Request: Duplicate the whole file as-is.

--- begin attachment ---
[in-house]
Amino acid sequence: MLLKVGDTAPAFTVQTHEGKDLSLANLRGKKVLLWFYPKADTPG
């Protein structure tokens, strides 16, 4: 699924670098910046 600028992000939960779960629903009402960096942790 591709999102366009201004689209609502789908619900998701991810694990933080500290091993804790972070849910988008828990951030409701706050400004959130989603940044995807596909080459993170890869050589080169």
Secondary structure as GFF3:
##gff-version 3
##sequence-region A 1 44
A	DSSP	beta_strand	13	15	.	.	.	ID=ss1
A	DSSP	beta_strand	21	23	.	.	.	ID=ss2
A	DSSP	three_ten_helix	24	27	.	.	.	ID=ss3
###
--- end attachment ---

[in-house]
Amino acid sequence: MLLKVGDTAPAFTVQTHEGKDLSLANLRGKKVLLWFYPKADTPG
């Protein structure tokens, strides 16, 4: 699924670098910046 600028992000939960779960629903009402960096942790 591709999102366009201004689209609502789908619900998701991810694990933080500290091993804790972070849910988008828990951030409701706050400004959130989603940044995807596909080459993170890869050589080169």
Secondary structure as GFF3:
##gff-version 3
##sequence-region A 1 44
A	DSSP	beta_strand	13	15	.	.	.	ID=ss1
A	DSSP	beta_strand	21	23	.	.	.	ID=ss2
A	DSSP	three_ten_helix	24	27	.	.	.	ID=ss3
###